New York developers move away from luxury
Manhattan condo developer Ben Shaoul is in a hurry.
In a market where apartments for less than $3m are scarce, Shaoul's Magnum Real Estate Group is starting sales this month at two projects filled with them. He said he hopes to move the condos quickly -- to stay ahead of competition that is only now shifting toward lower-priced units after a four-year construction boom that shut out all but the wealthiest buyers.
"Our entire business plan here is velocity," Shaoul said in an interview. "Sell the buildings out this year, be done this year, deliver this year. This product is not available right now in the marketplace, so let's get it delivered in 2016 before anyone comes around in 2017."
Magnum is getting ready to open sales at 389 East 89th St. on the Upper East Side, and the Luminaire in Gramercy, both former rental towers bought in 2014 that are now getting gutted and glossed on their way to becoming condos. At the Upper East Side property, where marketing starts today, two-bedroom apartments start at $1.58m for a unit with 1,098 square feet, according to documents filed with the New York State attorney general's office. The cheapest three-bedroom, with 1,315 square feet, is listed at $1.95m.
The priciest residence at the 156-unit tower -- where amenities include a landscaped rooftop terrace and a children's playroom -- is an 1,860-square-foot penthouse commanding $5.25m.
While those sums would buy mansions in most of America, they're a relative bargain in luxury-saturated Manhattan, where the median sale price of a newly built apartment was a record $2.06m in the fourth quarter, according to a report by appraiser Miller Samuel Inc. and brokerage Douglas Elliman Real Estate.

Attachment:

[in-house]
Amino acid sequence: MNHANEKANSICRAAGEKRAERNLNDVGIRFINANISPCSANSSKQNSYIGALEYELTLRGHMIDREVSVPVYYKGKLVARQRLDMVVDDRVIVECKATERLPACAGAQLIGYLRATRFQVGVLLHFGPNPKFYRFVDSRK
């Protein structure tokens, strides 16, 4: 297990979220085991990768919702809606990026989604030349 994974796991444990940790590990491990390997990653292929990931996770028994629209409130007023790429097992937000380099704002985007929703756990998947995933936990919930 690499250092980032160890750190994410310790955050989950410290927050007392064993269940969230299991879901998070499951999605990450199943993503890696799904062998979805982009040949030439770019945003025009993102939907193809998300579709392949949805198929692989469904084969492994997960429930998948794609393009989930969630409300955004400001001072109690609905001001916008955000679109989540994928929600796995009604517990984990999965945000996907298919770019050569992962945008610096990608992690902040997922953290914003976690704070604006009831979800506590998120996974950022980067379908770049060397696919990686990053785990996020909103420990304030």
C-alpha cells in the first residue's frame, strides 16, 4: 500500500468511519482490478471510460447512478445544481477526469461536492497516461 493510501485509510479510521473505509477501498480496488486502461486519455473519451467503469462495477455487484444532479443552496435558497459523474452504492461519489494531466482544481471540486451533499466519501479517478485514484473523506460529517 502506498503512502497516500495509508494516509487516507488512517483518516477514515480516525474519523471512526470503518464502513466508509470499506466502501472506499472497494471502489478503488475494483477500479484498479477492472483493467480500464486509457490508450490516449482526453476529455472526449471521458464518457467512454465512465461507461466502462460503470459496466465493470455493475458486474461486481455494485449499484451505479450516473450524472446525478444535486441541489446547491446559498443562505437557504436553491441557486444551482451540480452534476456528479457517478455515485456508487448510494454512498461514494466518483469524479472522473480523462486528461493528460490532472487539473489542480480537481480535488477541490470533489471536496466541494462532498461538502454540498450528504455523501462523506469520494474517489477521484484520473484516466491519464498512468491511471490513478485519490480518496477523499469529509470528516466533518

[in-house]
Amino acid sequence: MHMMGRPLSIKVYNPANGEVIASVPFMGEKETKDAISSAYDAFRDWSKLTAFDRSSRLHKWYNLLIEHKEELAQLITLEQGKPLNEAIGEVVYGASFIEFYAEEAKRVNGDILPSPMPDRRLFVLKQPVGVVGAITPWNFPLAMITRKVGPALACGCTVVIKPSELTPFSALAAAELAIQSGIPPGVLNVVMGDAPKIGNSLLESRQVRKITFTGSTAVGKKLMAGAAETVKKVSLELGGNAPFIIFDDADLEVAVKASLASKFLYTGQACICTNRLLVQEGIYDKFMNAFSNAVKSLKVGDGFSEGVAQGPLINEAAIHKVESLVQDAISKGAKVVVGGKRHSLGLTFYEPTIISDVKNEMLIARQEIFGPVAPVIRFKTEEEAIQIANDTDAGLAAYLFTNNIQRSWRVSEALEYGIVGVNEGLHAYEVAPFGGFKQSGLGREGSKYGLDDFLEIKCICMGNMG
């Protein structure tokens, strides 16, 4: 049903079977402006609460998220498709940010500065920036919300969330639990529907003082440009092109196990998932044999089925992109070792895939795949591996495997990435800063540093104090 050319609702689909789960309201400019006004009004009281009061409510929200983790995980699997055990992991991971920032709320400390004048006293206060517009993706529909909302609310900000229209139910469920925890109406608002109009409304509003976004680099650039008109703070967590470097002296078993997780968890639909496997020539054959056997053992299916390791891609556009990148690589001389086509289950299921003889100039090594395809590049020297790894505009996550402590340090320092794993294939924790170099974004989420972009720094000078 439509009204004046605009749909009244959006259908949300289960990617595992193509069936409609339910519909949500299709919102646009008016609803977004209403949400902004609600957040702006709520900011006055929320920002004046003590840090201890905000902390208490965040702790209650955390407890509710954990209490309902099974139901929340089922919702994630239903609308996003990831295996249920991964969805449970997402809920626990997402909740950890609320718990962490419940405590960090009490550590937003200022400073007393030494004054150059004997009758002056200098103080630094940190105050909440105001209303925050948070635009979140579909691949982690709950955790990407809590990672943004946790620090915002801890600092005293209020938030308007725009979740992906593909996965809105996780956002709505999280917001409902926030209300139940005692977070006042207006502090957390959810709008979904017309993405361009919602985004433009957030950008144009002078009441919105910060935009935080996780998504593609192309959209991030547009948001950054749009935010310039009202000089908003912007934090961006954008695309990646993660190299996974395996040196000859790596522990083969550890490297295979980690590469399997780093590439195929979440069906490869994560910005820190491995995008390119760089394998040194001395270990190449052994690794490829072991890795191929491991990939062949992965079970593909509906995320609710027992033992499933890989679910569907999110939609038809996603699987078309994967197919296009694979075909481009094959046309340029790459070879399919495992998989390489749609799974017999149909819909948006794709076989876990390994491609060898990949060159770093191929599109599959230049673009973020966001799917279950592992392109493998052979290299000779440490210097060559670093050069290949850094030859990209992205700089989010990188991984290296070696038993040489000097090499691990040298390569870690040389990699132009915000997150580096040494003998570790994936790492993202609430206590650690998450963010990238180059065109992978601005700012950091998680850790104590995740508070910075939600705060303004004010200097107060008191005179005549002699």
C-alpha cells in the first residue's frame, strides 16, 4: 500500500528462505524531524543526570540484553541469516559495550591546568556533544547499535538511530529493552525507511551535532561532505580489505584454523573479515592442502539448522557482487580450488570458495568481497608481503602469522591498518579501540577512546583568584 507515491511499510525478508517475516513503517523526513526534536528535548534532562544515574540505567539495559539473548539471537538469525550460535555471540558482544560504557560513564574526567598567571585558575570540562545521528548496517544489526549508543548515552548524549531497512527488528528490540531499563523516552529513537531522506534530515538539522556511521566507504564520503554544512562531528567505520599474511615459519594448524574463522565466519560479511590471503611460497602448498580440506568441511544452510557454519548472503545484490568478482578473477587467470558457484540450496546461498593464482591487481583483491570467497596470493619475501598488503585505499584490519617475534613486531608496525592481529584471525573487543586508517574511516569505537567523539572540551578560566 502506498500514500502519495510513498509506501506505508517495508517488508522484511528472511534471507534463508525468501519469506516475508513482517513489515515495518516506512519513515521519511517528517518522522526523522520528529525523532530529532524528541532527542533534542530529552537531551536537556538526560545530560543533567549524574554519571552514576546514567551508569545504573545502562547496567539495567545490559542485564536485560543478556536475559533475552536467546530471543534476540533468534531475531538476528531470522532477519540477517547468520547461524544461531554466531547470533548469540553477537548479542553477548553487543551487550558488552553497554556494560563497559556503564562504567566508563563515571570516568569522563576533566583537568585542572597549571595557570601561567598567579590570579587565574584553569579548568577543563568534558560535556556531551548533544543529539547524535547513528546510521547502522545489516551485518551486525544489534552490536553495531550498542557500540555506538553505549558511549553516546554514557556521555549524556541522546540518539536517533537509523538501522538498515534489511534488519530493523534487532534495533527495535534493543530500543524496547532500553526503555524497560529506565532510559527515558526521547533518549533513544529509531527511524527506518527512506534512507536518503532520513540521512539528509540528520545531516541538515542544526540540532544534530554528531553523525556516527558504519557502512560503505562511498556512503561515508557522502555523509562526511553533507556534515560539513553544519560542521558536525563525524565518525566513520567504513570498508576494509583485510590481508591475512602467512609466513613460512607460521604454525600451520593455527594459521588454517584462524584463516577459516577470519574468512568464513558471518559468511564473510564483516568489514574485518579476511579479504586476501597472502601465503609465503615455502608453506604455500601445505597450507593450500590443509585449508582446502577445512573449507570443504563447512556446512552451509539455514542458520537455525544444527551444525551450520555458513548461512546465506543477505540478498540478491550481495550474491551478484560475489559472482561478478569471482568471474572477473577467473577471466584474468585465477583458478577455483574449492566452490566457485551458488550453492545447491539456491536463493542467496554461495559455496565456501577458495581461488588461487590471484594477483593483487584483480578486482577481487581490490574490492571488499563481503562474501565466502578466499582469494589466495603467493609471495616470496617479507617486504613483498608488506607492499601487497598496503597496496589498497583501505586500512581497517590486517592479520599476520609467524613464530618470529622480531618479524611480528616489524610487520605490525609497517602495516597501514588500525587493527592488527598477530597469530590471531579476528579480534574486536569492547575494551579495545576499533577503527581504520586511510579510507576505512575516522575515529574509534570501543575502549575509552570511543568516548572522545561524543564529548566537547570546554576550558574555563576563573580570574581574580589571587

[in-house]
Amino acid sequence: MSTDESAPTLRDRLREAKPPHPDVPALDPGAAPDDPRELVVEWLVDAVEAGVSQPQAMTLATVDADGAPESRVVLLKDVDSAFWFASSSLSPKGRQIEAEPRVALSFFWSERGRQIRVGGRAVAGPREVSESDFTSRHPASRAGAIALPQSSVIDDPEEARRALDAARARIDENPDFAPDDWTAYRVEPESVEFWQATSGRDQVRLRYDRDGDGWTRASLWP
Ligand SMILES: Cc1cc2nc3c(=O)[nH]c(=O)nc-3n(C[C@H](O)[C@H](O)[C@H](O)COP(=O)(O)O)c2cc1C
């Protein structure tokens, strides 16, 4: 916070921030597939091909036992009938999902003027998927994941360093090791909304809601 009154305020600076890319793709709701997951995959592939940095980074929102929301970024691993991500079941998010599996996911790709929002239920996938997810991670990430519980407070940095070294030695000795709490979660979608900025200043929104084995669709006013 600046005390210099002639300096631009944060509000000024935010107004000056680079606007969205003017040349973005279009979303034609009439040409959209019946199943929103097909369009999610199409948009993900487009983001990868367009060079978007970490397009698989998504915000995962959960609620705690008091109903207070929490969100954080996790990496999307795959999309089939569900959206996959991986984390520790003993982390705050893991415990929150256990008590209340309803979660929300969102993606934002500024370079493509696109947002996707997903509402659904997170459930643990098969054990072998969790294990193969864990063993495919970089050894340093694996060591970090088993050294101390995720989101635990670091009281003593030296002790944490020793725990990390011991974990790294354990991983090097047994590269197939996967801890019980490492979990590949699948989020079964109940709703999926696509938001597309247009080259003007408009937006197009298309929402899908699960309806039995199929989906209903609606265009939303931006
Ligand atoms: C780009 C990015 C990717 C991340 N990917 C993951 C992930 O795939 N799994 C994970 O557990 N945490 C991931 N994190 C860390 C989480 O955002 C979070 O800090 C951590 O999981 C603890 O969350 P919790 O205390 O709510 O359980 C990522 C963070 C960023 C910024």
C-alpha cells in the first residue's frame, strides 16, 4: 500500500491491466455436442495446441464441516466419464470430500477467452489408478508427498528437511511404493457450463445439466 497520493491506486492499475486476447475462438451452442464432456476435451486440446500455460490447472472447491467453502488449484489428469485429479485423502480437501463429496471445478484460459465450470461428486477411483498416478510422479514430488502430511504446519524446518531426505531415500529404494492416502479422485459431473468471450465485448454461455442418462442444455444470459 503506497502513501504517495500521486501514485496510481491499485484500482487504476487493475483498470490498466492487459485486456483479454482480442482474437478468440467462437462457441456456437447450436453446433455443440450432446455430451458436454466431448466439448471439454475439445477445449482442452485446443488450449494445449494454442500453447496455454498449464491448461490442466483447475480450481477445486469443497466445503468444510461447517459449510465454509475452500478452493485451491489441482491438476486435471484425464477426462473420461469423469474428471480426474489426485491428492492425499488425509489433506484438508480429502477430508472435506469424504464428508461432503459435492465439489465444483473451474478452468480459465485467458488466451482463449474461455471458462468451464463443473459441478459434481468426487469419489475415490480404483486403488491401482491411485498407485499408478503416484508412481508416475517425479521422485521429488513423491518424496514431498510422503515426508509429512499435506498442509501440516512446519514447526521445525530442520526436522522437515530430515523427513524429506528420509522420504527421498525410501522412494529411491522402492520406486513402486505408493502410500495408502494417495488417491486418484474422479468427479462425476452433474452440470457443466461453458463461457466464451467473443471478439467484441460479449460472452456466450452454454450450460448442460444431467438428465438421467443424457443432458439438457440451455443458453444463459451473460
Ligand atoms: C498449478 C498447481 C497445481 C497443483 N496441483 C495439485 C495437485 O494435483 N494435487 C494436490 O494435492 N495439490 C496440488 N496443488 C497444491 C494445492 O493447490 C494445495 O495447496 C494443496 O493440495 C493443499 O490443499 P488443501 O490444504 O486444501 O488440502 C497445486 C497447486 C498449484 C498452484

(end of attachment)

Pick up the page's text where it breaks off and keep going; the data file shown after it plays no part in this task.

"Clearly, this is not solving the affordability problem," said Jonathan Miller, president of Miller Samuel. But to offer something new, between $1m and $2m, "is so rare that it appears to be filling a niche."
Soaring costs of land and construction have forced Manhattan developers to build ever larger and lavish units to collect a profit. This year, 5,126 newly built apartments will be added to the sales market, the most since 2007, according to Corcoran Sunshine Marketing Group. Of those listings, 63pc are considered "luxury," which the brokerage defines as $2,400 per square foot or more. At 389 E 89th St, prices will average $1,596 per square foot, and $1,789 at Luminaire.
With so much competition, sales are slowing for the most- expensive homes, prompting luxury builders such as Toll Brothers and Extell to shift down to a lower price point for their latest ground-up projects. Extell has said that apartments at its South Street tower would range from $1m to $3m, and Toll Brothers is planning a preponderance of one- and two-bedroom condos at its West 17th Street property.
"A whole wave of buyers have been ignored over the last few years," said Leonard Steinberg, president of brokerage Compass, who is marketing the units at Magnum's Luminaire. "What's wonderful here is these are available for quick delivery, and I think that's very meaningful in a low-interest rate environment."
At Luminaire, a former 140-unit rental tower on First Avenue near East 23rd Street, the developer is tearing down walls and redrawing floor plans to create 103 condos. The largest share - 53 apartments - will be two-bedrooms, ranging from $1.75m to $2.73m, Shaoul said. The building's 41 one-bedroom units will start at $950,000.
The top floors, with unobstructed views of the East River, will have nine three-bedroom homes. The priciest, listed at $4.95m, has 1,982 square feet of living space and a 1,265-square-foot terrace, the developer's filings show. Sales will start at the end of the month.
With more than 250 apartments across both properties, Shaoul is setting some benchmarks, and a complete sellout by the end of the year.
He's also pledging not to raise prices - a common developer tactic when condos start selling briskly - until half of the units are sold.
"I have no interest in carrying these buildings," he said.
"I want to sell these apartments and I want to move on to my next project." (Bloomberg)